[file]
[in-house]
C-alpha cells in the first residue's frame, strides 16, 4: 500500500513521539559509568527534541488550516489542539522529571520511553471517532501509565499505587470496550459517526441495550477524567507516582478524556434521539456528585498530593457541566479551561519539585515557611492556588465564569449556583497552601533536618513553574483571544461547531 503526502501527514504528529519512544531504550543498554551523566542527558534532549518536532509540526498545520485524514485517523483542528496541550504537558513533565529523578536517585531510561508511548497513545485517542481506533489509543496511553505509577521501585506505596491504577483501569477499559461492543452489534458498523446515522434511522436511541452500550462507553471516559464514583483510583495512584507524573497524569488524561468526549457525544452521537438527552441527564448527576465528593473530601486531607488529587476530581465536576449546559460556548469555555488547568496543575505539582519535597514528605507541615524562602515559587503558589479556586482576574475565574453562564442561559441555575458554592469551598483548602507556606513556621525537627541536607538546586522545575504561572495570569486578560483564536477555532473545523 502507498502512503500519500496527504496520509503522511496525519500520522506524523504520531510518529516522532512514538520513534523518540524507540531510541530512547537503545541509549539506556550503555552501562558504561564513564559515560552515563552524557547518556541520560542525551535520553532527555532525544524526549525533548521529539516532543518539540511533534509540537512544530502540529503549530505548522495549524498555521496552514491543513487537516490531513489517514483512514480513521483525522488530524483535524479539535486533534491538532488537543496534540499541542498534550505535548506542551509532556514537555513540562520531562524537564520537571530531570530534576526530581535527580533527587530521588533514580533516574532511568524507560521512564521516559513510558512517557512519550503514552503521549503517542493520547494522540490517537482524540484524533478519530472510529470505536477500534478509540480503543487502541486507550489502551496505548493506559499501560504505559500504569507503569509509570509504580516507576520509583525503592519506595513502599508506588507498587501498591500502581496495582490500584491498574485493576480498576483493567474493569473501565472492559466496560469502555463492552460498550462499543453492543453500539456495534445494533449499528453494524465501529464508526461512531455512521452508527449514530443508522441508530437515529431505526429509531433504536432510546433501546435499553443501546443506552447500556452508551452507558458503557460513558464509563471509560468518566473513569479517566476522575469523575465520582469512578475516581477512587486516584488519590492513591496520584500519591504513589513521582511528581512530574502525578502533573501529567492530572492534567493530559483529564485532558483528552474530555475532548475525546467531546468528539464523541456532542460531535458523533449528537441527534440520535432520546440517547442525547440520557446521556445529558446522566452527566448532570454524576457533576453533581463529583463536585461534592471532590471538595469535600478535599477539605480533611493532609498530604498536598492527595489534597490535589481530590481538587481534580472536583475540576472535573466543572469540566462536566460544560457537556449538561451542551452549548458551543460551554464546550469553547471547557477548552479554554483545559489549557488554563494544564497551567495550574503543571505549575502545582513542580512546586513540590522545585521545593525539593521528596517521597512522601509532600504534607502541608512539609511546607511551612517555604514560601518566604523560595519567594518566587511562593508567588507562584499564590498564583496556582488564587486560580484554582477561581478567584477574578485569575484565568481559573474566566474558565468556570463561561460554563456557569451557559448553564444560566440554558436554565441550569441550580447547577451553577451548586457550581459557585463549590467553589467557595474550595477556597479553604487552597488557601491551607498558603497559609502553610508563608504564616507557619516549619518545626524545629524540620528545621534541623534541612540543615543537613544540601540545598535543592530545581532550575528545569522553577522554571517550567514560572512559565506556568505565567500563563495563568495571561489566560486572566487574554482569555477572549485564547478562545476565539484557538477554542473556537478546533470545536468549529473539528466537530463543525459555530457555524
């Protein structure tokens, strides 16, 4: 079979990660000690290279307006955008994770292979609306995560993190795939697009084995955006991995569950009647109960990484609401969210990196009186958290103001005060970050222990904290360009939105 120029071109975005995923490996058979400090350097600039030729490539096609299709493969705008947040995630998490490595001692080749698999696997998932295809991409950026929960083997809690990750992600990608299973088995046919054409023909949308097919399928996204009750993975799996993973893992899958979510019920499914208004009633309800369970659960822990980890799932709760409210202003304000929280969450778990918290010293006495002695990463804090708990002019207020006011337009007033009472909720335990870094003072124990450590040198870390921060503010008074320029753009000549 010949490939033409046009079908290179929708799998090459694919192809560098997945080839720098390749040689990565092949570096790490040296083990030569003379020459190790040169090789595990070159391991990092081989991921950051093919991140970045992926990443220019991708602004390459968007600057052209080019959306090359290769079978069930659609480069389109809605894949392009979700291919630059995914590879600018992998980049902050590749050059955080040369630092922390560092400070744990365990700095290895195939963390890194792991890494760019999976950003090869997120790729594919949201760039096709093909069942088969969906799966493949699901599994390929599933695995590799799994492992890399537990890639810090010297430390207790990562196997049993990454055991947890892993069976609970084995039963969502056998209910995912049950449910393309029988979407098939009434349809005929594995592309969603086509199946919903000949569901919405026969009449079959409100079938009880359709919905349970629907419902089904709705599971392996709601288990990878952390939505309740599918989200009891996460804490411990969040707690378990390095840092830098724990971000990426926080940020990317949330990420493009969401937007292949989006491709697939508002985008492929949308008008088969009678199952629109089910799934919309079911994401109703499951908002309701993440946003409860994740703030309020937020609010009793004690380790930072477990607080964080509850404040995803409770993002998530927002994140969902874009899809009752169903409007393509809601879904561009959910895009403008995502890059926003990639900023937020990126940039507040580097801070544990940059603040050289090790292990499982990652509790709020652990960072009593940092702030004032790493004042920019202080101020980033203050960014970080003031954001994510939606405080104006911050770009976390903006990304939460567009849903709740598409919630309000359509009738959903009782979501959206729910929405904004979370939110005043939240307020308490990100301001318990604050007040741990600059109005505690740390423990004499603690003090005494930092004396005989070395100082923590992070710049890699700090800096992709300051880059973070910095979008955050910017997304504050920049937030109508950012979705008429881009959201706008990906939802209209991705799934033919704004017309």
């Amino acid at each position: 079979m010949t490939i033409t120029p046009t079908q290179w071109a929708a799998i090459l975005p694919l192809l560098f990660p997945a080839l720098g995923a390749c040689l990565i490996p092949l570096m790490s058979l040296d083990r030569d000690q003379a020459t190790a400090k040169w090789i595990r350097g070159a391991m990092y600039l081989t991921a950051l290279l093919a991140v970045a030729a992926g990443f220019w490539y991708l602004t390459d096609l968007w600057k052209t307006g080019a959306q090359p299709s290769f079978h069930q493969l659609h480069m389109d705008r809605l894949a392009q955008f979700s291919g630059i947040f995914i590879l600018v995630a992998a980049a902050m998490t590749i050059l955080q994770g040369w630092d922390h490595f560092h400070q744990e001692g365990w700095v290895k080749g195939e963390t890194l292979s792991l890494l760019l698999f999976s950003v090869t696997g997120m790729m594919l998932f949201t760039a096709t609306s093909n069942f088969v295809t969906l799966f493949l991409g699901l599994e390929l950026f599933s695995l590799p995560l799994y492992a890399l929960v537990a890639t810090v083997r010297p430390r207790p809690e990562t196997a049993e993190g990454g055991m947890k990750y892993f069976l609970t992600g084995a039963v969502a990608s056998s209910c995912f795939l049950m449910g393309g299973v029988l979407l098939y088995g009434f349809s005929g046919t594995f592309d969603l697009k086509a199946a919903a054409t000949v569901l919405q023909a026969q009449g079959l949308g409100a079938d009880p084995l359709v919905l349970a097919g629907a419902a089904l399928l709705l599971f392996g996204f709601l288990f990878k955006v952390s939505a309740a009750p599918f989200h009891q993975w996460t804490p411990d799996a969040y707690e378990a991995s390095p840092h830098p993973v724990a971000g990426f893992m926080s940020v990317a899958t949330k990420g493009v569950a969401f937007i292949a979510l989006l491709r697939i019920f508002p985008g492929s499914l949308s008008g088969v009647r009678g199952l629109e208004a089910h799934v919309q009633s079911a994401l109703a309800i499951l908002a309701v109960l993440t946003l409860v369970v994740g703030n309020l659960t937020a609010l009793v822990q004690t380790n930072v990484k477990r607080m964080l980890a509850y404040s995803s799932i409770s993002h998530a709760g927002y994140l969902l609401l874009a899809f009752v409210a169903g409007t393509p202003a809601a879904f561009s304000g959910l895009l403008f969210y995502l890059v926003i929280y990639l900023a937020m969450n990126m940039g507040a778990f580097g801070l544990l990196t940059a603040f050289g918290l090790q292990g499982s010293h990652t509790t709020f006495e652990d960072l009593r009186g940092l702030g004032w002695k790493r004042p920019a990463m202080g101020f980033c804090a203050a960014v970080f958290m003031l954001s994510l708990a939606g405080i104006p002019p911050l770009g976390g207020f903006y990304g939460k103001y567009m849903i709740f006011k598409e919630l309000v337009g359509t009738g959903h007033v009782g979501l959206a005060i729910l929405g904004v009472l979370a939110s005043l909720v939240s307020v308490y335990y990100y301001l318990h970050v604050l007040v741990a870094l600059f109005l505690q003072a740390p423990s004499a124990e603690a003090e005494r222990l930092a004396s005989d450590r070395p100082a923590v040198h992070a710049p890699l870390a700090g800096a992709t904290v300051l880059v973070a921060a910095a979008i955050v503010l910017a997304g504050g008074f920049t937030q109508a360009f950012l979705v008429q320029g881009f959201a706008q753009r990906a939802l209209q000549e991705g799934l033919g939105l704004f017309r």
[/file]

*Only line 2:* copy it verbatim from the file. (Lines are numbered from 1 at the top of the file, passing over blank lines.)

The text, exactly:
C-alpha cells in the first residue's frame, strides 16, 4: 500500500513521539559509568527534541488550516489542539522529571520511553471517532501509565499505587470496550459517526441495550477524567507516582478524556434521539456528585498530593457541566479551561519539585515557611492556588465564569449556583497552601533536618513553574483571544461547531 503526502501527514504528529519512544531504550543498554551523566542527558534532549518536532509540526498545520485524514485517523483542528496541550504537558513533565529523578536517585531510561508511548497513545485517542481506533489509543496511553505509577521501585506505596491504577483501569477499559461492543452489534458498523446515522434511522436511541452500550462507553471516559464514583483510583495512584507524573497524569488524561468526549457525544452521537438527552441527564448527576465528593473530601486531607488529587476530581465536576449546559460556548469555555488547568496543575505539582519535597514528605507541615524562602515559587503558589479556586482576574475565574453562564442561559441555575458554592469551598483548602507556606513556621525537627541536607538546586522545575504561572495570569486578560483564536477555532473545523 502507498502512503500519500496527504496520509503522511496525519500520522506524523504520531510518529516522532512514538520513534523518540524507540531510541530512547537503545541509549539506556550503555552501562558504561564513564559515560552515563552524557547518556541520560542525551535520553532527555532525544524526549525533548521529539516532543518539540511533534509540537512544530502540529503549530505548522495549524498555521496552514491543513487537516490531513489517514483512514480513521483525522488530524483535524479539535486533534491538532488537543496534540499541542498534550505535548506542551509532556514537555513540562520531562524537564520537571530531570530534576526530581535527580533527587530521588533514580533516574532511568524507560521512564521516559513510558512517557512519550503514552503521549503517542493520547494522540490517537482524540484524533478519530472510529470505536477500534478509540480503543487502541486507550489502551496505548493506559499501560504505559500504569507503569509509570509504580516507576520509583525503592519506595513502599508506588507498587501498591500502581496495582490500584491498574485493576480498576483493567474493569473501565472492559466496560469502555463492552460498550462499543453492543453500539456495534445494533449499528453494524465501529464508526461512531455512521452508527449514530443508522441508530437515529431505526429509531433504536432510546433501546435499553443501546443506552447500556452508551452507558458503557460513558464509563471509560468518566473513569479517566476522575469523575465520582469512578475516581477512587486516584488519590492513591496520584500519591504513589513521582511528581512530574502525578502533573501529567492530572492534567493530559483529564485532558483528552474530555475532548475525546467531546468528539464523541456532542460531535458523533449528537441527534440520535432520546440517547442525547440520557446521556445529558446522566452527566448532570454524576457533576453533581463529583463536585461534592471532590471538595469535600478535599477539605480533611493532609498530604498536598492527595489534597490535589481530590481538587481534580472536583475540576472535573466543572469540566462536566460544560457537556449538561451542551452549548458551543460551554464546550469553547471547557477548552479554554483545559489549557488554563494544564497551567495550574503543571505549575502545582513542580512546586513540590522545585521545593525539593521528596517521597512522601509532600504534607502541608512539609511546607511551612517555604514560601518566604523560595519567594518566587511562593508567588507562584499564590498564583496556582488564587486560580484554582477561581478567584477574578485569575484565568481559573474566566474558565468556570463561561460554563456557569451557559448553564444560566440554558436554565441550569441550580447547577451553577451548586457550581459557585463549590467553589467557595474550595477556597479553604487552597488557601491551607498558603497559609502553610508563608504564616507557619516549619518545626524545629524540620528545621534541623534541612540543615543537613544540601540545598535543592530545581532550575528545569522553577522554571517550567514560572512559565506556568505565567500563563495563568495571561489566560486572566487574554482569555477572549485564547478562545476565539484557538477554542473556537478546533470545536468549529473539528466537530463543525459555530457555524